# metric system

The system has changed somewhat since it was first developed; e.g., the definition of the meter has changed, and the unit for mass is different. The meter was originally intended to be

The original unit of mass, the gram, was first defined as the mass of pure water at maximum density that would fill a cube whose edges are each 0.01 m. The unit of mass is now the kilogram, defined as the mass of a platinum-iridium cylinder kept at Sèvres. (A gram is now defined as a mass

Fractions and multiples of the metric units are related to each other by powers of 10, allowing conversion from one unit to a multiple of it simply by shifting a decimal point, and avoiding the lengthy arithmetical operations required by the English units of measurement. Standard prefixes (found in the table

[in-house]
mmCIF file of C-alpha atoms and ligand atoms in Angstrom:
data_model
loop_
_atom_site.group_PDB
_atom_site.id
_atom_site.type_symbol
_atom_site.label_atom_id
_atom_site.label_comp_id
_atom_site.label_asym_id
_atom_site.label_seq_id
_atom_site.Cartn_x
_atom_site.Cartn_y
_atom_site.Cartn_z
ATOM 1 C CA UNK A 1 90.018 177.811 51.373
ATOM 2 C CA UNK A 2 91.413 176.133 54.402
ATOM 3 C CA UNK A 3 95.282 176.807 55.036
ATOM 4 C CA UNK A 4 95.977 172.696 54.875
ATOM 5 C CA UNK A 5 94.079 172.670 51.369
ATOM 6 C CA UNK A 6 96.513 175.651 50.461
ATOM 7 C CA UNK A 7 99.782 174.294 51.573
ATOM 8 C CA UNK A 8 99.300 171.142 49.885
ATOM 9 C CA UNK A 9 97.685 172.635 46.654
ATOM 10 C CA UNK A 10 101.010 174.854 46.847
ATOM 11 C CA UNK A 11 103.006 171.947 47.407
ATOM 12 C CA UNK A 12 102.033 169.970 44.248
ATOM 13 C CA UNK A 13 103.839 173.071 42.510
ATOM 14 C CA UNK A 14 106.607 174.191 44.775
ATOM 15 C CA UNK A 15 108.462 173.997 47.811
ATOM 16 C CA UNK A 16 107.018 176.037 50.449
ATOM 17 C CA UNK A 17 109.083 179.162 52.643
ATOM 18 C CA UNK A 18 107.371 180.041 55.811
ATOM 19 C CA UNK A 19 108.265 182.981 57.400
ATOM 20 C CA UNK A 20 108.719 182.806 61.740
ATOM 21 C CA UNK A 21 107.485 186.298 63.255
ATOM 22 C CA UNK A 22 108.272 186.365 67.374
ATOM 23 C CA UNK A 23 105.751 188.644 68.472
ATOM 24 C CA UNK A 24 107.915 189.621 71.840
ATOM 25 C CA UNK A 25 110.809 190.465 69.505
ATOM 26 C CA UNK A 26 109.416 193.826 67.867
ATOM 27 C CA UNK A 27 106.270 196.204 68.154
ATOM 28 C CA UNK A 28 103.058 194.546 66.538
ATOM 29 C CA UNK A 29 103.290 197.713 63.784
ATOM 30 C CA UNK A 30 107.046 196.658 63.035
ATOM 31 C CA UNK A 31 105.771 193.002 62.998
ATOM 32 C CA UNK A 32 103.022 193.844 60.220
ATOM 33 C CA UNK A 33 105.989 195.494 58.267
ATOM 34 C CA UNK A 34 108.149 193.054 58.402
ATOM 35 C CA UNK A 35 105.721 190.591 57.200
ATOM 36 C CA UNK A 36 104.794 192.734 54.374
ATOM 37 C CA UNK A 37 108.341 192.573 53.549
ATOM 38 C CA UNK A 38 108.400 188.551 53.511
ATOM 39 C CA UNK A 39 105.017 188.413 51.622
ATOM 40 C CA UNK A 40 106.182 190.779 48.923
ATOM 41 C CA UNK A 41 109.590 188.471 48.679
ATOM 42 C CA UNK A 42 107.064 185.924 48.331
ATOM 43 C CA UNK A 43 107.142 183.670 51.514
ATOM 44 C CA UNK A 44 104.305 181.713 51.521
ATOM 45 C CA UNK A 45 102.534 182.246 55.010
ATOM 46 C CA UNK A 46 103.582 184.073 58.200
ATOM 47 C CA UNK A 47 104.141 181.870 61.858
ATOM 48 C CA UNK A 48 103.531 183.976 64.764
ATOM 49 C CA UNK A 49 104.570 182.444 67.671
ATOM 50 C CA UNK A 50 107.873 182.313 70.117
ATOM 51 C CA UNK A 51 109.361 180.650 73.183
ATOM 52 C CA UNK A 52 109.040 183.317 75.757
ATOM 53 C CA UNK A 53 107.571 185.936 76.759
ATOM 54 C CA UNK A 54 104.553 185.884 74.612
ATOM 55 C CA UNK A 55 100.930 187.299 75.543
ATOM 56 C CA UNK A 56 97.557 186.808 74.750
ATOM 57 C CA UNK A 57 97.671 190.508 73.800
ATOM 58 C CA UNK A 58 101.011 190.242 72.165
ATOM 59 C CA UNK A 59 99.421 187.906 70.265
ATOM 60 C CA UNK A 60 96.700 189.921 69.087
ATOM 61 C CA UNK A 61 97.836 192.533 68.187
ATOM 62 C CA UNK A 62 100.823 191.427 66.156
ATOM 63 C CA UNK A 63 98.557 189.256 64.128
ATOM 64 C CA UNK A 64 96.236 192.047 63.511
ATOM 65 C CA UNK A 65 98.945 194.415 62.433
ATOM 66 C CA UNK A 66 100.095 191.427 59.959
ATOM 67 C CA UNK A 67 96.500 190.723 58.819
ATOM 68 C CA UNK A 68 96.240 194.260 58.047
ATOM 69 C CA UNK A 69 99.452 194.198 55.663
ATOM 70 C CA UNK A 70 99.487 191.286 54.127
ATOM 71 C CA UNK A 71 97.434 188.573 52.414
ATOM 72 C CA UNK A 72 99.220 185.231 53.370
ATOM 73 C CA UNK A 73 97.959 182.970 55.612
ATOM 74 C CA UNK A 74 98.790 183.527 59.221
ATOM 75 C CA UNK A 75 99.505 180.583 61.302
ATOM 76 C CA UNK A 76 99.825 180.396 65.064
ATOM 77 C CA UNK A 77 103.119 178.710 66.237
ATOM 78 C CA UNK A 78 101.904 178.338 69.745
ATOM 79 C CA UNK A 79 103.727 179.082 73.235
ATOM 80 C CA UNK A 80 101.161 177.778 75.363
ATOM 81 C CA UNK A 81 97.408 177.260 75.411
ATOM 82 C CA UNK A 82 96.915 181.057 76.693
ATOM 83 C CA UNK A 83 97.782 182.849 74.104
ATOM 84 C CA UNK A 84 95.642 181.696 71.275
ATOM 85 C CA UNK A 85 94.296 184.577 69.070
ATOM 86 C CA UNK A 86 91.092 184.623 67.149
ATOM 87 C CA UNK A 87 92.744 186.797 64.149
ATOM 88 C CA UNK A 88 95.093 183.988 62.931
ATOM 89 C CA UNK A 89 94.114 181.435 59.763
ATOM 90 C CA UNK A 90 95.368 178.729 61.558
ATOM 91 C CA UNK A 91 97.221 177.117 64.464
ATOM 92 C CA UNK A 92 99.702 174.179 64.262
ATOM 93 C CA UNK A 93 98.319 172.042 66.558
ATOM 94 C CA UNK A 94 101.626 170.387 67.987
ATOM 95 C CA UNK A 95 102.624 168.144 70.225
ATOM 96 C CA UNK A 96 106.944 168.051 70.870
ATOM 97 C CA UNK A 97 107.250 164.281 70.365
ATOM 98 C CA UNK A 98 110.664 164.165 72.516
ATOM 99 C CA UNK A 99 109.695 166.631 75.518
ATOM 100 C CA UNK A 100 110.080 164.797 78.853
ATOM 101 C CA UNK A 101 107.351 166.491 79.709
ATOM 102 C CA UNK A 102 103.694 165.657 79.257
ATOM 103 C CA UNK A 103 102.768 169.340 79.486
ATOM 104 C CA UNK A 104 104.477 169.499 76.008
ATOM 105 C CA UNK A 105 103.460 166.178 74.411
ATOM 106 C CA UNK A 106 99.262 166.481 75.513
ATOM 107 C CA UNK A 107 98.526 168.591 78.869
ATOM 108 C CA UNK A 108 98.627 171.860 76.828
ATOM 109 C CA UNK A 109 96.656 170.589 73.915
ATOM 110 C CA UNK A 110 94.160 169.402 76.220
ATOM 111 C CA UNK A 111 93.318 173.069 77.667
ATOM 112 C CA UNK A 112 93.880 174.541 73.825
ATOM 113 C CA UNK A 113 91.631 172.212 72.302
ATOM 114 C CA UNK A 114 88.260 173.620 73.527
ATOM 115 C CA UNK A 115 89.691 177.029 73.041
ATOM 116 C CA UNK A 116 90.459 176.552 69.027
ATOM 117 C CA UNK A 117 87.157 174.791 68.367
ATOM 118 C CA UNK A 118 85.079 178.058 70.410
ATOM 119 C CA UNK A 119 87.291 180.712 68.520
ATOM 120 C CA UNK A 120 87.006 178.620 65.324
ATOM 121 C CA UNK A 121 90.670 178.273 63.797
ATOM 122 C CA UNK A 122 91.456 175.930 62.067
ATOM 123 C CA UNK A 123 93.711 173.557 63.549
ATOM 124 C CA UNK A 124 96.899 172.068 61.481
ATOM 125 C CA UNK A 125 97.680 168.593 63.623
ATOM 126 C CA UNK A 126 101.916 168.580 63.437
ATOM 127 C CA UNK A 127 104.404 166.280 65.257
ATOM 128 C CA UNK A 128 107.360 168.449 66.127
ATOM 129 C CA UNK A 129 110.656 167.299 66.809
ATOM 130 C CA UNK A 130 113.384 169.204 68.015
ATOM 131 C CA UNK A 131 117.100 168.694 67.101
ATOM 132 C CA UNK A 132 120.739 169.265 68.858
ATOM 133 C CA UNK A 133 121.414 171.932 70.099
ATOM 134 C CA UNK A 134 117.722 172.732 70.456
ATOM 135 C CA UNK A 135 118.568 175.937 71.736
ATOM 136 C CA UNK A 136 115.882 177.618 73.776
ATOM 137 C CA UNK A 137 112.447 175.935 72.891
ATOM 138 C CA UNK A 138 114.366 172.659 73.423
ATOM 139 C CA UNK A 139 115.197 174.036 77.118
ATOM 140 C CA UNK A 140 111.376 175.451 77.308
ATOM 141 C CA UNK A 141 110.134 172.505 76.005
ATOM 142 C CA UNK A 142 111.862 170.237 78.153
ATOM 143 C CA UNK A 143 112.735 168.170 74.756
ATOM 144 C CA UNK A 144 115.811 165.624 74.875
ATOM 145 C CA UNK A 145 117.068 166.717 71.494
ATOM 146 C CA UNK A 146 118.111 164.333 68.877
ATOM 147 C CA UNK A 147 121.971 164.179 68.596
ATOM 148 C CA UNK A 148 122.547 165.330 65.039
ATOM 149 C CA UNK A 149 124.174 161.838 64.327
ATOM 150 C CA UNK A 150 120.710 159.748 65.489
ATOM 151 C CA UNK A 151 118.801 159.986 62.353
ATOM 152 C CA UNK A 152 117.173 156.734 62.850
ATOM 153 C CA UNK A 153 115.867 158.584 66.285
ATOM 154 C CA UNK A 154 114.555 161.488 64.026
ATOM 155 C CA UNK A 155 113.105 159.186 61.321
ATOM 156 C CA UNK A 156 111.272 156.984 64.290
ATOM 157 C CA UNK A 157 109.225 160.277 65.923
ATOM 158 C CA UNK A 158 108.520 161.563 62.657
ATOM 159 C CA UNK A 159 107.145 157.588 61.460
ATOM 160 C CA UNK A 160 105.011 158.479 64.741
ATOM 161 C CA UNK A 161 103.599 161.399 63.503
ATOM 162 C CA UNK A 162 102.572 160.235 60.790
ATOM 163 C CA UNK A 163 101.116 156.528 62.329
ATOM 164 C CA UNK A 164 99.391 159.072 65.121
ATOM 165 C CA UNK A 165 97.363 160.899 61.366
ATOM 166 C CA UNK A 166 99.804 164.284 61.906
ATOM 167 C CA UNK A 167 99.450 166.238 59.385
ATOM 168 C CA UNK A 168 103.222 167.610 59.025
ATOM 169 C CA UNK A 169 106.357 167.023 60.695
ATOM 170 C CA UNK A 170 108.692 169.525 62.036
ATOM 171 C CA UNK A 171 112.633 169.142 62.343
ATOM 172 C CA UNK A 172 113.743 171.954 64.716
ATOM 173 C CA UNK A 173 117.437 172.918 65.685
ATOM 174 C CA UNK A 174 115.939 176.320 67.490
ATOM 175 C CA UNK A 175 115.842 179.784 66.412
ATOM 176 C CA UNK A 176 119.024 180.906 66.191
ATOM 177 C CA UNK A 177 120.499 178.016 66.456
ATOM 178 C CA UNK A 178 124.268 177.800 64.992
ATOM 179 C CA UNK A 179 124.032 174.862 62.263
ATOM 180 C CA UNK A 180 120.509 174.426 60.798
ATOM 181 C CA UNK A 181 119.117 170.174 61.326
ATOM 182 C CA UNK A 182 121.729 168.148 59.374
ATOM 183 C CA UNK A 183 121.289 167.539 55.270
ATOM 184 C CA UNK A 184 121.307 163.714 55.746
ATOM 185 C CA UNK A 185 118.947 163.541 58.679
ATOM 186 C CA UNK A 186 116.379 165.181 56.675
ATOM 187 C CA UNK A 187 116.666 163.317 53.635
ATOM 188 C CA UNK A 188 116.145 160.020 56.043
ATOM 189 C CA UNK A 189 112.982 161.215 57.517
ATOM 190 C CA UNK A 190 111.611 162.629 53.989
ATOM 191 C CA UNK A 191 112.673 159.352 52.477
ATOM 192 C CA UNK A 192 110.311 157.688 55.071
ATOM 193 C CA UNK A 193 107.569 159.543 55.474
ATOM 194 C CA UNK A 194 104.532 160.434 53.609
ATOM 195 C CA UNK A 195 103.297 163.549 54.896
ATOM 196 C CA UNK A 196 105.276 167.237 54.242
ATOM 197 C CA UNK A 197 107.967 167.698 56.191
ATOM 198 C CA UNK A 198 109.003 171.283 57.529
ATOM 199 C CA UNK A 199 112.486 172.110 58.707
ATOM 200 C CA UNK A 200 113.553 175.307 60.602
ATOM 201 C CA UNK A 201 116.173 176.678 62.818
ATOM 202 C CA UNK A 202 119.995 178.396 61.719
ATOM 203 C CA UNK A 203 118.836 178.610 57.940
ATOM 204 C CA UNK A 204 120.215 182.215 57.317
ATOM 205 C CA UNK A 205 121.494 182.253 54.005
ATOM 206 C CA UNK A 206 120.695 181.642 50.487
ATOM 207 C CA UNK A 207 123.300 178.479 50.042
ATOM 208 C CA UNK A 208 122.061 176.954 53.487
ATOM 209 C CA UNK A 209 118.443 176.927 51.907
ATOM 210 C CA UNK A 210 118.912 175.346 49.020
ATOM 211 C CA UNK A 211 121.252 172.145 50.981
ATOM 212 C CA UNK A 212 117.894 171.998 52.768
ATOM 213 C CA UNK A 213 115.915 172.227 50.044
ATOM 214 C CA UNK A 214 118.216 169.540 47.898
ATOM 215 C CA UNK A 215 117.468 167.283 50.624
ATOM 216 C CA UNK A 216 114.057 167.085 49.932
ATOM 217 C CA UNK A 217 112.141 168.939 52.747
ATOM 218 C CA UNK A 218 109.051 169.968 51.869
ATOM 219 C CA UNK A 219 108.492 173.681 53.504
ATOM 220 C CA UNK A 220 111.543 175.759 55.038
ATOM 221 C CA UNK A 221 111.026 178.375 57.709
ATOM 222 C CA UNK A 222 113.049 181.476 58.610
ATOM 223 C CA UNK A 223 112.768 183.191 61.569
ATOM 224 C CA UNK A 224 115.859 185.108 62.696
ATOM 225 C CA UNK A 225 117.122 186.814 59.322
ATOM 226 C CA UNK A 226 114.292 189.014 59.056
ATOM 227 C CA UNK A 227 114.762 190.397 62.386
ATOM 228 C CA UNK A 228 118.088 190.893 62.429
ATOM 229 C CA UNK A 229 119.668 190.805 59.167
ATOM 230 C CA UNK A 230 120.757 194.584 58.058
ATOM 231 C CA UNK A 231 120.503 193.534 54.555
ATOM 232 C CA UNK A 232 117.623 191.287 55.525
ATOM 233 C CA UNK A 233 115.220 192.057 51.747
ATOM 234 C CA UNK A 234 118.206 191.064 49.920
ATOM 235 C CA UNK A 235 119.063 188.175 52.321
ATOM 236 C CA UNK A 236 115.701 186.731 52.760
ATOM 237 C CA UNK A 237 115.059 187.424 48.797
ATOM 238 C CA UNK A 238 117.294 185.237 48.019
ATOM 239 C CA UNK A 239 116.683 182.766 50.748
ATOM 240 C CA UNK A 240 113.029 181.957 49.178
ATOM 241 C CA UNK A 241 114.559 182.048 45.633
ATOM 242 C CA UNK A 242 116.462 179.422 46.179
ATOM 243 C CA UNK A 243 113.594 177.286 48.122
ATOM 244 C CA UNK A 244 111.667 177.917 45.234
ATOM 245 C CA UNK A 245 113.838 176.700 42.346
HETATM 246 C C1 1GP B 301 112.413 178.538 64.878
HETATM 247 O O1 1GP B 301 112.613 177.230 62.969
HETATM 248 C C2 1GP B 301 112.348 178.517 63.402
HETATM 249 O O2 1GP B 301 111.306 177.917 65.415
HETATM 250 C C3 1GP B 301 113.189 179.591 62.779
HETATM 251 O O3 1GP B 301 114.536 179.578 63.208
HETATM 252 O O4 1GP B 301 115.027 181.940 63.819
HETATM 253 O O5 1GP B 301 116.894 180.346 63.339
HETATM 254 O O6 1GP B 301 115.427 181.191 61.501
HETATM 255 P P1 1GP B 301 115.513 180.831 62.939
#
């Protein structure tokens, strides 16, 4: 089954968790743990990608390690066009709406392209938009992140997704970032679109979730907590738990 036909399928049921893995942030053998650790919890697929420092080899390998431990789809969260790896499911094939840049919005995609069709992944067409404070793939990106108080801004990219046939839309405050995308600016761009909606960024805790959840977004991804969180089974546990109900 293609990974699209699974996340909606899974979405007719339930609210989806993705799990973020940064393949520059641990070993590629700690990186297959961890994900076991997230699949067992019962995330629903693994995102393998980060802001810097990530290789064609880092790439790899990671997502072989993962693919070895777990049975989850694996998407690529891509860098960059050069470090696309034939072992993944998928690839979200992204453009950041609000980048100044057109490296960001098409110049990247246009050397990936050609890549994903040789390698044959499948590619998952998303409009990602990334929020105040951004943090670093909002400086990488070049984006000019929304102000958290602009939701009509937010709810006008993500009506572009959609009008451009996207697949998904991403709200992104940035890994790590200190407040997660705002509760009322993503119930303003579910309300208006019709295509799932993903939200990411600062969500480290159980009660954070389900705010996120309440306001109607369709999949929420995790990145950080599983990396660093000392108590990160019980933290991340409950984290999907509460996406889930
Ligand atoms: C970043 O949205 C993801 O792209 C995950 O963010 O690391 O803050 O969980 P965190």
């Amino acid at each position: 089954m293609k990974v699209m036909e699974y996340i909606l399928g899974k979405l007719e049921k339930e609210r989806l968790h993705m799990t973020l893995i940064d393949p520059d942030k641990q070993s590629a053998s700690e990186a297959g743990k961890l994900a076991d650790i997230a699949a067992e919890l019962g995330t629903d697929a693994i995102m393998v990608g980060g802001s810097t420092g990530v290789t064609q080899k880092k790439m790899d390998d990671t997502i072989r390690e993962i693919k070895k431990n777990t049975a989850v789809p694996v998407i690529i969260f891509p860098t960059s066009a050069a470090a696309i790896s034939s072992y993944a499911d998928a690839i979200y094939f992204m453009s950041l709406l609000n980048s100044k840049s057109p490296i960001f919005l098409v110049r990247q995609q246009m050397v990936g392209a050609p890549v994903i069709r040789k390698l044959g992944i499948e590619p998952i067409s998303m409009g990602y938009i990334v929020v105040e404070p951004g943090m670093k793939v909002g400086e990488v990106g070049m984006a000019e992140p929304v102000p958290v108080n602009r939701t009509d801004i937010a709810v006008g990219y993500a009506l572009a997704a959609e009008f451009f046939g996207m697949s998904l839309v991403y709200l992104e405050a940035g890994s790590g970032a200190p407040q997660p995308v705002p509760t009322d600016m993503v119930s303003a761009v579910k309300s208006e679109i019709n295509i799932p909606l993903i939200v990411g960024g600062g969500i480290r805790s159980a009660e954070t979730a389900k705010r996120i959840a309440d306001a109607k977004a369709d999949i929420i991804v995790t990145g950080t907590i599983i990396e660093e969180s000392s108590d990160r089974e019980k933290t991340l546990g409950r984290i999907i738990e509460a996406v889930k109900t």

Several other systems of units based on the metric system have been in wide use. The cgs system is based on the centimeter of length, the gram of mass, and the second of time. The mks system is based on the meter of length, the kilogram of mass, and the second of time. Units in the mks system are larger than the corresponding cgs units. Electric and magnetic units have been defined for both of these systems; in fact, two different sets of electric units are defined in the cgs system. The mks system serves as the basis for the International System of Units, a comprehensive system of units for all physical quantities adopted in 1960 by the 11th General Conference on Weights and Measures.

See also decimal system.

See L. V. Judson,

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